Current Human Evolution News and Events

Current Human Evolution News and Events, Human Evolution News Articles.
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Rapid evolution may help species adapt to climate change and competition
A study shows that a fruit fly species can adapt rapidly to an invader and this evolutionary change can affect how they deal with a stressful climate. Over a few months, the naturalized species adapted to the invasive species' presence. This affected how the flies adapted to cold weather. The flies exposed to invasive species evolved in the fall to be larger, lay fewer eggs and develop faster than flies that hadn't been exposed. (2021-02-22)

'Jumping genes' repeatedly form new genes over evolution
A study, 'Recurrent Evolution of Vertebrate Transcription Factors by Transposase Capture,' published Feb. 19 in Science, investigates how genetic elements called transposons, or ''jumping genes,'' are added into the mix during evolution to assemble new genes through exon shuffling. (2021-02-22)

The mass of Cygnus X-1's black hole challenges stellar evolution models
Weighing in at roughly 21 solar masses, the black hole in the X-ray binary system Cygnus X-1 is so massive that it challenges current stellar evolution models, a new study reveals. (2021-02-18)

Evolution's game of rock-paper-scissors
A group of scientists at Lehigh University led by Gregory Lang, associate professor in the Department of Biological Sciences, has recently provided empirical evidence that evolution can be nontransitive. Lang and his team identify a nontransitive evolutionary sequence through a 1,000-generation yeast evolution experiment. In the experiment, an evolved clone outcompetes a recent ancestor but loses in direct competition with a distant ancestor. (2021-02-16)

Asthma may heighten flu risk and cause dangerous mutations
A subtype of asthma in adults may cause higher susceptibility to influenza and could result in dangerous flu mutations. University of Queensland-led animal studies have found that paucigranulocytic asthma (PGA) - a non-allergic form of the condition - allows the flu virus to flourish in greater numbers in sufferers. (2021-02-16)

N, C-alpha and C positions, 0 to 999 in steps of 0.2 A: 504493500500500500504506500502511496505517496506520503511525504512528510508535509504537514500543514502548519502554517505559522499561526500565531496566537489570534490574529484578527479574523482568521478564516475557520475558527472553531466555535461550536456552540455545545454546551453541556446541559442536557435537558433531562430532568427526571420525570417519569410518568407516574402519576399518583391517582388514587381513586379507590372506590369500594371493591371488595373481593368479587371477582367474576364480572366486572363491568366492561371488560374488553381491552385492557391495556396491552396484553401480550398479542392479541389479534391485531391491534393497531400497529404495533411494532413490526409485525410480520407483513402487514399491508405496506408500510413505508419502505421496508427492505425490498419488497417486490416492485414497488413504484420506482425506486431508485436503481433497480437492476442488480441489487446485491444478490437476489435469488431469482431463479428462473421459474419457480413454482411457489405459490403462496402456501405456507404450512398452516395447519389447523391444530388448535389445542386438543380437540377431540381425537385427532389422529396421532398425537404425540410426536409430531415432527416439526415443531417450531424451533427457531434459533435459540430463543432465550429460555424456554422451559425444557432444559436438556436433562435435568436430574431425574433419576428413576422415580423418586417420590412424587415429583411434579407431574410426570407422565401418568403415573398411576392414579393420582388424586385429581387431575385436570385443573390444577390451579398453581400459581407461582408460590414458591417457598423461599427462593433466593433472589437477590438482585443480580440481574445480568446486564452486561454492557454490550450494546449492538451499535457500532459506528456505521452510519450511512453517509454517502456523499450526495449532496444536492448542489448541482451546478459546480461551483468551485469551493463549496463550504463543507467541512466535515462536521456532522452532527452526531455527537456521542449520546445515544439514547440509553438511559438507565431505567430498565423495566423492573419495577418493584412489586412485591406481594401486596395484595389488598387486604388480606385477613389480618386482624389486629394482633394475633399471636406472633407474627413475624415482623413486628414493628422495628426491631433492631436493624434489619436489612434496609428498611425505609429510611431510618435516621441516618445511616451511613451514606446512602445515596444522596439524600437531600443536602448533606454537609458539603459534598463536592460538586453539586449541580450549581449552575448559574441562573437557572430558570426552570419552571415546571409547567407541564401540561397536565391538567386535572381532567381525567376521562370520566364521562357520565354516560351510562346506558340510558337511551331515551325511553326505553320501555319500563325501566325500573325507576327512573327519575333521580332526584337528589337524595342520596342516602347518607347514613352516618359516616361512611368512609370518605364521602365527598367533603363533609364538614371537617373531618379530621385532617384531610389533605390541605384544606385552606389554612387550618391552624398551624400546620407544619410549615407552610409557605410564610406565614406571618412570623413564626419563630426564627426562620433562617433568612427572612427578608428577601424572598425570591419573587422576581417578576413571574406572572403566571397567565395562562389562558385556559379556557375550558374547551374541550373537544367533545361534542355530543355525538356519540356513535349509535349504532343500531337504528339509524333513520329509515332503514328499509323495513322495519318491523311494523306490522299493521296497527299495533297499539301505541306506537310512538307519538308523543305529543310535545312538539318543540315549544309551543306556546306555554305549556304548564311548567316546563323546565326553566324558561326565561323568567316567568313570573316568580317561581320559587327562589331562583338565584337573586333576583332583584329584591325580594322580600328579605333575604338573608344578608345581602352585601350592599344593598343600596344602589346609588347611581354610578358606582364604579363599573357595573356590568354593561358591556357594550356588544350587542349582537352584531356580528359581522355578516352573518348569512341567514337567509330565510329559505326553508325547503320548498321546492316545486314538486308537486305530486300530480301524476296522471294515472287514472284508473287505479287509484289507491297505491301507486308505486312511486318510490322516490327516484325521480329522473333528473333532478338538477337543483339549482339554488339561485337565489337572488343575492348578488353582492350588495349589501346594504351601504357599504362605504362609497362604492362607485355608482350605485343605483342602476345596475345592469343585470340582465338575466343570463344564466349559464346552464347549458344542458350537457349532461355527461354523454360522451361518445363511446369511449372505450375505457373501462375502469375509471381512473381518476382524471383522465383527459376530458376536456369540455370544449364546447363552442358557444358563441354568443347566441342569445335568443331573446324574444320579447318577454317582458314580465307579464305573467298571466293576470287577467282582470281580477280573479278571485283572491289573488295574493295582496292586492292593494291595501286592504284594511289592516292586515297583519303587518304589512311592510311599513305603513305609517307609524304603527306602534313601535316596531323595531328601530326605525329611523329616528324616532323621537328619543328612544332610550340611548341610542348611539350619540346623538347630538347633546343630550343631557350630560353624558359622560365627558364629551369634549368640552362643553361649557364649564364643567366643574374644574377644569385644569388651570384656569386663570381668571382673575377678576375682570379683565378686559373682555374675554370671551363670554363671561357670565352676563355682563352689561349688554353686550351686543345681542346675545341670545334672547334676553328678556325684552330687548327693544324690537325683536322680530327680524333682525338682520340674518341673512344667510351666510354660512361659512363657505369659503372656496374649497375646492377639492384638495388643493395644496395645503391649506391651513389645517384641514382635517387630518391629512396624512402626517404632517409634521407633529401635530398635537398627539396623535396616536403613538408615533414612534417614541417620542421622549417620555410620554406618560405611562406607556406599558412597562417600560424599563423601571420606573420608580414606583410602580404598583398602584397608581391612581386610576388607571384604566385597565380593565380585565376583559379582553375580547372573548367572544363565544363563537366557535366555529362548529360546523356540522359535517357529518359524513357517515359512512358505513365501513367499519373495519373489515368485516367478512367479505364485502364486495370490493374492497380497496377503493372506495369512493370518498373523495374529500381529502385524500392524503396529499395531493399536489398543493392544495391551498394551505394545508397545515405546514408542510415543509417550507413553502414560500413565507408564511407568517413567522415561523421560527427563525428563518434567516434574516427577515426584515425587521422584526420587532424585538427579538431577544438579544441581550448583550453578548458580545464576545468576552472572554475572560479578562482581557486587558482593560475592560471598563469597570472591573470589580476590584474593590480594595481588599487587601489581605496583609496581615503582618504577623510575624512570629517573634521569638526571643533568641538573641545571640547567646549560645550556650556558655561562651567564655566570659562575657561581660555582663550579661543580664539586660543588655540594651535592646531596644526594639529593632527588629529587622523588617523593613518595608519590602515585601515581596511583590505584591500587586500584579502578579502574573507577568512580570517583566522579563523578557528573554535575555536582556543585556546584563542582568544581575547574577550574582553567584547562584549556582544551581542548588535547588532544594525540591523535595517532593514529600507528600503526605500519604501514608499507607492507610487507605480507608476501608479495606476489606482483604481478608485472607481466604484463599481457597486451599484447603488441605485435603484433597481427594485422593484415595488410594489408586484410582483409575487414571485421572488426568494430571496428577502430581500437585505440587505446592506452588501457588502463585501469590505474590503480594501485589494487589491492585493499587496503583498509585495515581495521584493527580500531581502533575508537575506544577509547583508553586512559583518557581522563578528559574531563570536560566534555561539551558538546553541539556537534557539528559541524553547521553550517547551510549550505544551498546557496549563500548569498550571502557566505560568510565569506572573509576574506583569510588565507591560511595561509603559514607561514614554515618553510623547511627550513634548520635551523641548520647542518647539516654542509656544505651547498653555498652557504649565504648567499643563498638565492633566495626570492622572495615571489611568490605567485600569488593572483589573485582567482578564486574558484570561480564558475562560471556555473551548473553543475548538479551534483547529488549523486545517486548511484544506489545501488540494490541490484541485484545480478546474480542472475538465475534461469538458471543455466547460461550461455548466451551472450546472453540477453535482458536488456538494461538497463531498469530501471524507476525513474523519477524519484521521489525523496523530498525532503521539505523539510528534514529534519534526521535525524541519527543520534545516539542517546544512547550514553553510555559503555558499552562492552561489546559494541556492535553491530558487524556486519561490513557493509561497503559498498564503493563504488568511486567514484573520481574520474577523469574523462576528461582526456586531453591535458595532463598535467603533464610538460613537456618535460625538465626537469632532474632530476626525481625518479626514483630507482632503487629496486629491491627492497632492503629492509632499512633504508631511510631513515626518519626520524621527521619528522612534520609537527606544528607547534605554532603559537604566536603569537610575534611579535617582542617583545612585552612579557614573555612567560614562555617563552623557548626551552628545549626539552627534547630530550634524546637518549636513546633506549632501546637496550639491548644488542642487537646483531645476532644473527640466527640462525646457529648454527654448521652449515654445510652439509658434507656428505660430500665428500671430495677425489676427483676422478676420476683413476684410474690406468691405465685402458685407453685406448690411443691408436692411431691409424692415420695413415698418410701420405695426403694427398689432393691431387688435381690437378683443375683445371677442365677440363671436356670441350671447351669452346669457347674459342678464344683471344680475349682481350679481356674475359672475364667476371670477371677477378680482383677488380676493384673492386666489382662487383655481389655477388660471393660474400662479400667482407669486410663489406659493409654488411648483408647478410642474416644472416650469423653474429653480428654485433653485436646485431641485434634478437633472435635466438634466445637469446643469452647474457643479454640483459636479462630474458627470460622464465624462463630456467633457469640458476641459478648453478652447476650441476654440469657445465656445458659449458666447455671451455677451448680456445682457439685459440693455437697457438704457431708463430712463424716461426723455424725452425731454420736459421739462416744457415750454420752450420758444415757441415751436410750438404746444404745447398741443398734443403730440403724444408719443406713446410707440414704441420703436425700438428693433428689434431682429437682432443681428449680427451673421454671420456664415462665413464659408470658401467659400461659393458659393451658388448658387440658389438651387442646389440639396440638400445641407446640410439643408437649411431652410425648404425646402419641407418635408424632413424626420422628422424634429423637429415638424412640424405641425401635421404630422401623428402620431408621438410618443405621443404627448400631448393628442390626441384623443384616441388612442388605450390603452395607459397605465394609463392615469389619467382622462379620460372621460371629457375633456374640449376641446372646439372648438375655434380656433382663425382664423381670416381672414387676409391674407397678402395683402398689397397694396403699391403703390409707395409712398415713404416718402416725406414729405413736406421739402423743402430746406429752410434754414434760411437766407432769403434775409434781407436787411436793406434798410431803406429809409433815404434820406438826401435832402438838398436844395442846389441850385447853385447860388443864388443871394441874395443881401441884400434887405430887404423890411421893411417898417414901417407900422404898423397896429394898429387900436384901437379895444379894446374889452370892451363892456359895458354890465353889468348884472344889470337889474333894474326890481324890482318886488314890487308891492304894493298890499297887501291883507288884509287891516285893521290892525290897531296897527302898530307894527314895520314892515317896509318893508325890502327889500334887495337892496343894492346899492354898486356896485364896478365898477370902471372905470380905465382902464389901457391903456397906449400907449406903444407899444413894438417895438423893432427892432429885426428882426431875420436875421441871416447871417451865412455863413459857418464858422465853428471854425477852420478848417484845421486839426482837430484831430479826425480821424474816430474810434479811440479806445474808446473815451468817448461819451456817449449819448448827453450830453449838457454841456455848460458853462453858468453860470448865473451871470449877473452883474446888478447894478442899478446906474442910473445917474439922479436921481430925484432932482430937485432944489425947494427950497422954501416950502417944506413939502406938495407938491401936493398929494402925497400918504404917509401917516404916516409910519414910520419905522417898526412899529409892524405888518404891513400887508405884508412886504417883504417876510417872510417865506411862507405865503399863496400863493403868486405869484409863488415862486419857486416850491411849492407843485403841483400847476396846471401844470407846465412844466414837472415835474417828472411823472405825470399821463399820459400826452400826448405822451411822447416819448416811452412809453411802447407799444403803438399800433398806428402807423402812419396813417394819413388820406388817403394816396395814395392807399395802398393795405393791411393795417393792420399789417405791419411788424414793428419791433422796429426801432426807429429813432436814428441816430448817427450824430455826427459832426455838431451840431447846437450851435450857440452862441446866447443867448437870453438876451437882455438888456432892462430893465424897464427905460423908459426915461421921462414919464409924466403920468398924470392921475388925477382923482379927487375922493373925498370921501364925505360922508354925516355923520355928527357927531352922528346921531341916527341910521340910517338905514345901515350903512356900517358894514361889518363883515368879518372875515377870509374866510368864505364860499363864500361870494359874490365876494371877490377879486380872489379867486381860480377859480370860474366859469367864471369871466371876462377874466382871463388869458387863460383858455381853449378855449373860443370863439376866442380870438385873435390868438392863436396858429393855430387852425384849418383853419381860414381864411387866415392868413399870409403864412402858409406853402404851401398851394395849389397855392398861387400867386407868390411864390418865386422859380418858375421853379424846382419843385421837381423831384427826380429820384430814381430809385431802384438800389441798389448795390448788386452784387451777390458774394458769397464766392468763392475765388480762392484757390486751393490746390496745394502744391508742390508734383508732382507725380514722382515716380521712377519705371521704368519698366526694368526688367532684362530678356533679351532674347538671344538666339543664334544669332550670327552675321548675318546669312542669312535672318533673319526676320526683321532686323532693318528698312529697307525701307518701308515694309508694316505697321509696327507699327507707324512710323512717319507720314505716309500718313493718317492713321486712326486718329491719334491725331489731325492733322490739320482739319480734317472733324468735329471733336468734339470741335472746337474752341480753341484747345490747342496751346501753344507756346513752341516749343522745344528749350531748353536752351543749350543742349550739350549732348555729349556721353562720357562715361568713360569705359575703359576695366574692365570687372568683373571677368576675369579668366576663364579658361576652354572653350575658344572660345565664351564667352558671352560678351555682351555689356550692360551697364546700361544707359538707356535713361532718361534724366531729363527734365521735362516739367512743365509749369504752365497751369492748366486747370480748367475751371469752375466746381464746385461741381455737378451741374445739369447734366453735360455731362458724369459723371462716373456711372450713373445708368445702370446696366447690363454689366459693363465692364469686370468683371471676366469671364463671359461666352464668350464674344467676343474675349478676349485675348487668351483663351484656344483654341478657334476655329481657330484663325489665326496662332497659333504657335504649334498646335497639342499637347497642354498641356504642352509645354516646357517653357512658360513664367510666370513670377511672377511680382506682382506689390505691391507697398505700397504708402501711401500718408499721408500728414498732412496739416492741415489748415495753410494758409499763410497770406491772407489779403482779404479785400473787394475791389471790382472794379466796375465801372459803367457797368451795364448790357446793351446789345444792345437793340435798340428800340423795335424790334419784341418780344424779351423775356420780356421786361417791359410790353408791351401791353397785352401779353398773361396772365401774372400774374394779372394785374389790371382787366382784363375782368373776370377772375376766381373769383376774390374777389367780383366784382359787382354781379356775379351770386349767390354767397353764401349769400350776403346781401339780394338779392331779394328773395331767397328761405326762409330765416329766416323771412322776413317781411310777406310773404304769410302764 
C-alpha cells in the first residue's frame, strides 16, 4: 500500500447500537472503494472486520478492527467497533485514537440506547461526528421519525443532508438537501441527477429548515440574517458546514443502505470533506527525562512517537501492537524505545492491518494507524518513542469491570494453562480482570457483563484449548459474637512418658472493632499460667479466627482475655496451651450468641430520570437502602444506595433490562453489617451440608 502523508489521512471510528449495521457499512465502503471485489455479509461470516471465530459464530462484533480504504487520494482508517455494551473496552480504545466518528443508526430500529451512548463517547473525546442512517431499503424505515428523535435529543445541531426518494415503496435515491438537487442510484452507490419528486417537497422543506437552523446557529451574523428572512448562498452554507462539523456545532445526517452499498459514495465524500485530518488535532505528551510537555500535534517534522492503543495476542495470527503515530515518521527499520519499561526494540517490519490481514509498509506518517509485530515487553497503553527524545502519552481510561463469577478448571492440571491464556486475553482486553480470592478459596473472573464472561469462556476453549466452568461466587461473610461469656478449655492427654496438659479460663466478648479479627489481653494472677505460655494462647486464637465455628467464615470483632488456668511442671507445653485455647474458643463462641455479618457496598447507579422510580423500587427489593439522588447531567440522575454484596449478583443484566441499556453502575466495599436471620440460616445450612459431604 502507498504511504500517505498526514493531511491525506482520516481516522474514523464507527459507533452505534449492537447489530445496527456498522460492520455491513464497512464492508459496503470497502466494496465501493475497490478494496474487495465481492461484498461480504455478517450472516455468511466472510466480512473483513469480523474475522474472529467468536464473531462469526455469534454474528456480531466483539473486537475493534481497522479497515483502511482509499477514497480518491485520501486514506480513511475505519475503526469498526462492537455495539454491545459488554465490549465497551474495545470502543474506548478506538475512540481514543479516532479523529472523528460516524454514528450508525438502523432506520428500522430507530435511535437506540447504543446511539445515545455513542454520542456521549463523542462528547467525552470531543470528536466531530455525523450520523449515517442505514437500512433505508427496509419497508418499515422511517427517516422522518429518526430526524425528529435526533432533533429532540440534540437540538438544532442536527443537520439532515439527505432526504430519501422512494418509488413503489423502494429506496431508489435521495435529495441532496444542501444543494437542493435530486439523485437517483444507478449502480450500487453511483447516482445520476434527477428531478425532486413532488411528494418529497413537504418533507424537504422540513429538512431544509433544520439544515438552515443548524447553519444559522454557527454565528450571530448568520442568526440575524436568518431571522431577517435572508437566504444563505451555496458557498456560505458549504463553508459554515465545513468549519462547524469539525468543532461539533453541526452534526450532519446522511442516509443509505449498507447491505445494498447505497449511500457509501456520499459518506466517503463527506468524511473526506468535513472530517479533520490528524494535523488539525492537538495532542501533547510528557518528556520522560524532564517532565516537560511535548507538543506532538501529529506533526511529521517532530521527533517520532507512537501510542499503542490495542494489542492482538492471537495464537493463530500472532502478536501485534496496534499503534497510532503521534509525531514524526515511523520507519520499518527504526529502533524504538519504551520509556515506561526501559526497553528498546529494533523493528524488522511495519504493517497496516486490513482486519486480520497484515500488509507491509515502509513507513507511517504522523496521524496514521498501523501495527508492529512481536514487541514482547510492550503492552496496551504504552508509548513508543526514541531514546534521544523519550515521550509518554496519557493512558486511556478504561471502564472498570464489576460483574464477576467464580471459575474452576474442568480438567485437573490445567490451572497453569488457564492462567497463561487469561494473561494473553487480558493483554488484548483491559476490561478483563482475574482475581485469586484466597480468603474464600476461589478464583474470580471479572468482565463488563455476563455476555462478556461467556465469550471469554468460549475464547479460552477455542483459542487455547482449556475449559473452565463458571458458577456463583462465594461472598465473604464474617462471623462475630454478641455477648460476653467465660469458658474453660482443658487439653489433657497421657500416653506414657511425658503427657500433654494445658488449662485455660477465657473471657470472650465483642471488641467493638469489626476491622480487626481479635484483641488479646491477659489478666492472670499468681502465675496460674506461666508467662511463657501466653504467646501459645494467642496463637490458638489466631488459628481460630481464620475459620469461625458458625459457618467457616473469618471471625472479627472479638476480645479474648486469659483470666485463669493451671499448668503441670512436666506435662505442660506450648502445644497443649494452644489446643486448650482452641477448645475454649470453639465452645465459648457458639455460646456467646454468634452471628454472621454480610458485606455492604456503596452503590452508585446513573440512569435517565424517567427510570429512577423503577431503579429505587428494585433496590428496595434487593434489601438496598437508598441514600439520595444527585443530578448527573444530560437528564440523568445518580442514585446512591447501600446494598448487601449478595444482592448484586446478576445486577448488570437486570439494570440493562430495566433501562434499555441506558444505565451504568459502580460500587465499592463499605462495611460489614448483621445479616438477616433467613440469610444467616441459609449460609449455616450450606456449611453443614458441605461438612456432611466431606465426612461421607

No new mountains formed during Earth's middle age, halting life's evolution for an eon
During the Proterozoic, Earth grew no taller - the tectonic processes that form mountains stalled, leaving continents devoid of high mountains for nearly 1 billion years, according to a new study. (2021-02-11)

Neandertal genes alter neurodevelopment in modern human brain organoids
Building modern human brain organoids with the Neanderthal variant of a gene has provided a glimpse into the way substitutions in this gene impacted our species' evolution. (2021-02-11)

On the origin of our species
New research suggests that genetic and fossil records will not reveal a single point where modern humans originated (2021-02-10)

A new type of university is emerging to meet the challenges of today
A new type of university is emerging, one that steps beyond the American research university model and is nimble and responsive, takes responsibility for what happens outside its walls and can scale up to meet the demands and challenges of modern society. Arizona State University President Michael Crow says they are part of the ''fifth wave'' of universities. (2021-02-09)

Ecological interactions as a driver of evolution
In a recent study, an international team of researchers including TUD botanist Prof. Stefan Wanke has investigated the origin of the mega-diversity of herbivorous insects. These account for a quarter of terrestrial diversity. The results of the study were recently published in the international journal Nature Communications. There the scientists show that the evolutionary success of insects may be linked to recurrent changes in host plants. (2021-02-09)

THz spectroscopy tracks electron solvation in photoionized water